Sunday, November 2, 2008

History and Perspective on Proposition 8

There is a lot of discussion and commentary about California Proposition 8 in my world of late, with the vast majority of it coming from outside the state, and nearly all of it in opposition to the legislation. In the interest of putting some moderation into this decidedly liberal commentary, I did a little bit of digging to understand both sides of the argument. Here is what I’ve discovered:

In 1977, the California legislature defined marriage to be “...a civil contract between a man and a woman, to which the consent of the parties capable of making that contract is necessary.” This definition made explicit the traditional and commonly held view in the state that marriage is a legally recognized union of one man and one woman, and dismissed as specious an alternative view of marriage, with roots in the civil rights movement and the political activism of the 1960s, which took the position that marriage is a body of rights which should be extended, as a matter of equality, to couples who do not fit the one man/one woman definition.

California established a domestic partnership registry in 1999, allowing registered domestic partners to receive hospital visitation privileges equal to those of spouses and other immediate family members, and providing health benefits to domestic partners of state employees. Despite recognizing domestic partnership, however, California voters affirmed the traditional view of the definition of marriage in the year 2000 when they passed by a solid margin Proposition 22, an initiative statute which stated, "Only marriage between a man and a woman is valid or recognized in California.".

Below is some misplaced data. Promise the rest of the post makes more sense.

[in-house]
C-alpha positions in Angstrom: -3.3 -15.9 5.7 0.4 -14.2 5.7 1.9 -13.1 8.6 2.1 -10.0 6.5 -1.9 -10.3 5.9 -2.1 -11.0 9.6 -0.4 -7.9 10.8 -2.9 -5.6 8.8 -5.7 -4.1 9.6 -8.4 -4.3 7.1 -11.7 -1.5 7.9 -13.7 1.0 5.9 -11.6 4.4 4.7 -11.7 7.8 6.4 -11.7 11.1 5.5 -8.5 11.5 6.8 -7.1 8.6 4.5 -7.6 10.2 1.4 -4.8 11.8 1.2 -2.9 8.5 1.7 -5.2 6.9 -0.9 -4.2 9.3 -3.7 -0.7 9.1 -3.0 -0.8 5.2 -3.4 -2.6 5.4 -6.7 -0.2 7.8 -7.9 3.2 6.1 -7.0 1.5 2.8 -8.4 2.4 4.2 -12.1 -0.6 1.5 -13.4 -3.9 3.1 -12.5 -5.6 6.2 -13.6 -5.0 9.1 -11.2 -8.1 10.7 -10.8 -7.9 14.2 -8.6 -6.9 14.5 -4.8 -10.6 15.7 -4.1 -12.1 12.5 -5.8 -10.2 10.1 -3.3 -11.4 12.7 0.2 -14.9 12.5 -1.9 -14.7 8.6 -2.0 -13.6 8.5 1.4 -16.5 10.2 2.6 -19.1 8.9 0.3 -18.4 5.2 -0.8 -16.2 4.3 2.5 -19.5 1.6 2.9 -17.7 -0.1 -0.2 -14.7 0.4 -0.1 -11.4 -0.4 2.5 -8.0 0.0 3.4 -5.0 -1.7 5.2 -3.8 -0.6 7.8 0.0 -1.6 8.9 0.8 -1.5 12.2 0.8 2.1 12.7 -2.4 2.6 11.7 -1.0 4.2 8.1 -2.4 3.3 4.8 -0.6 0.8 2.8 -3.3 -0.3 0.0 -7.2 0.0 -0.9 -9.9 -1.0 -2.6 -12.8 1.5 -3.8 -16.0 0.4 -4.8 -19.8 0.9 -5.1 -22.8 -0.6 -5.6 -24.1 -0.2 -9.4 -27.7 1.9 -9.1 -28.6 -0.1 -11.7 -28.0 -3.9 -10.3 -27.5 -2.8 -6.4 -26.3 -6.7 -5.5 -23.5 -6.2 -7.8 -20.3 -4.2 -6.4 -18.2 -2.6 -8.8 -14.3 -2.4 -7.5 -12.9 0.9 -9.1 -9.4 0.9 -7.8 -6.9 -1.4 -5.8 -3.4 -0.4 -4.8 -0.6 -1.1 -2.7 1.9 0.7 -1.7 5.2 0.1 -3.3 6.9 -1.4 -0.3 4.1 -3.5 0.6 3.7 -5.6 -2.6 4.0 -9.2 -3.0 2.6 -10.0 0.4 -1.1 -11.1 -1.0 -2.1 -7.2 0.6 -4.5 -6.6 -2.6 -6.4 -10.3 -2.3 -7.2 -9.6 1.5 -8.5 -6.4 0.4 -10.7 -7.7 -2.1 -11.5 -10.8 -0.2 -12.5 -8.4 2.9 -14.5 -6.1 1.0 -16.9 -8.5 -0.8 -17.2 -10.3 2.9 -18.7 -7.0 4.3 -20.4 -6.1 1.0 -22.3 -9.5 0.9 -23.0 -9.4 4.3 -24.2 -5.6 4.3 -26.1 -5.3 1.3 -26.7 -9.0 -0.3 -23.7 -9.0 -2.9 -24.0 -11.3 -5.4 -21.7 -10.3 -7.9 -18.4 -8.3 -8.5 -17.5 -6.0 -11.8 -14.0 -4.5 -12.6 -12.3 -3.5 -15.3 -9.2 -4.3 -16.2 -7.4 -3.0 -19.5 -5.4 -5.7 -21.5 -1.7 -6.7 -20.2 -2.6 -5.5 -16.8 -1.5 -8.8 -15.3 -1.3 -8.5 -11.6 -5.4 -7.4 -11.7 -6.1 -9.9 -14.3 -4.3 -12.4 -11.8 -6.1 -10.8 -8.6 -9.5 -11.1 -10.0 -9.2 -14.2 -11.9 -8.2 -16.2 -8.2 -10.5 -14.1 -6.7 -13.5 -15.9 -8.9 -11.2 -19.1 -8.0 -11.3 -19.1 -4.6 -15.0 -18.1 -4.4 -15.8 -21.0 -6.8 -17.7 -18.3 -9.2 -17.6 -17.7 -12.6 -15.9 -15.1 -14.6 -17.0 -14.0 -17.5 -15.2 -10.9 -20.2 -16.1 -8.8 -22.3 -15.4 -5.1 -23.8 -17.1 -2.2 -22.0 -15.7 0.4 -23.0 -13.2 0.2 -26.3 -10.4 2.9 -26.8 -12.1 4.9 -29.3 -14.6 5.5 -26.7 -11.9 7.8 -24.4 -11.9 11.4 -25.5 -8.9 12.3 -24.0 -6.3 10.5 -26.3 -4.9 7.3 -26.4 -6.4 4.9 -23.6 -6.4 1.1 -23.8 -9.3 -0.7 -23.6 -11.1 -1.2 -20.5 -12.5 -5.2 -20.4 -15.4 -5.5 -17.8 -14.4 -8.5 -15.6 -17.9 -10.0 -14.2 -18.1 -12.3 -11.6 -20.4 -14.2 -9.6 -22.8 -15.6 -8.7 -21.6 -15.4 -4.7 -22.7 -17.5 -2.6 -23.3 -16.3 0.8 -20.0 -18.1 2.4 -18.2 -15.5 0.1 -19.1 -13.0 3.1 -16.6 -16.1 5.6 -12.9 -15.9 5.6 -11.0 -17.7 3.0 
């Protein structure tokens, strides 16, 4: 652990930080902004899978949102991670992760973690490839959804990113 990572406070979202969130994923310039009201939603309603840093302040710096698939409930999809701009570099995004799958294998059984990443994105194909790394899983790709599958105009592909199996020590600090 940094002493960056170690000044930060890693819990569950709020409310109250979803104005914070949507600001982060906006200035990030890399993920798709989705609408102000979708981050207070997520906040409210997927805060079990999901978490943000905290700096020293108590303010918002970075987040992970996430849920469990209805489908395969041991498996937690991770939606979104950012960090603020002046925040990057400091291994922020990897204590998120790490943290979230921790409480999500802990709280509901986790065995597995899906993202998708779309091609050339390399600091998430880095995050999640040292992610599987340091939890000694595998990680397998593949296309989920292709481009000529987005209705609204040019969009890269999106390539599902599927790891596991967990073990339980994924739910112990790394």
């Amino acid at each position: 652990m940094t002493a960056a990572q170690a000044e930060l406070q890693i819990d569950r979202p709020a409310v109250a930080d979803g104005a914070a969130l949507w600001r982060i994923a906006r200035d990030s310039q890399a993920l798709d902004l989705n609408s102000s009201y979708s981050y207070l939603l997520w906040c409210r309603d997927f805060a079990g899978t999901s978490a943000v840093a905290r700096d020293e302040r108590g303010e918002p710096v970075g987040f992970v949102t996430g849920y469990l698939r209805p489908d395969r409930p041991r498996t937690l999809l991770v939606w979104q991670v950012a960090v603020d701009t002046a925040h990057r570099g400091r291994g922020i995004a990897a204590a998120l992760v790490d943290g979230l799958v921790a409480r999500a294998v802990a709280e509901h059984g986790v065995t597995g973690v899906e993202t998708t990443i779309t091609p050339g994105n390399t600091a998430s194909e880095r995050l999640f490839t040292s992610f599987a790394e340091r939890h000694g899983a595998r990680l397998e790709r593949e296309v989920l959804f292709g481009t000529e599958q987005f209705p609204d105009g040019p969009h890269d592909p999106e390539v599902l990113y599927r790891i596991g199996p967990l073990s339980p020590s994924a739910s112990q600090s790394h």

California's domestic partnership system was strengthened in 2003 with the passage of the Domestic Partners Rights and Responsibilities Act, which extended to registered domestic partners practically all of the civil rights and responsibilities granted to married couples, though both domestic partnership laws were vigorously opposed as blatant attempts to lead the state toward the legalization of gay marriage. In 2004, San Francisco Mayor Gavin Newsom pushed back on the issue, proclaiming that same-sex marriage would be permitted in his city, and instructed officials to modify marriage license forms to make them gender neutral. The California Supreme Court put a stop to the practice, ruling that San Francisco could not act outside the law by refusing to enforce the marriage provisions of state law.

Since that time, a plethora of legislation has been introduced. The most notable of the lot have been Assembly Bill 19 and 849 (2005). The latter was approved by the legislature, but Governor Schwarzenegger vetoed the bill, stating that Proposition 22had already been approved by the voters, and further commented that the issue of same-sex marriage, if divisive, should be settled by the courts or another vote by the people, not by legislation. The governor reiterated these views in his veto of Assembly Bill 43 (2007). First District Court of Appeal, in its review of six of the San Francisco same-sex marriage cases from 2004, stated in essence that they wanted no part in the discussion, emphasizing that, "…change must come from democratic processes, however, not by judicial fiat."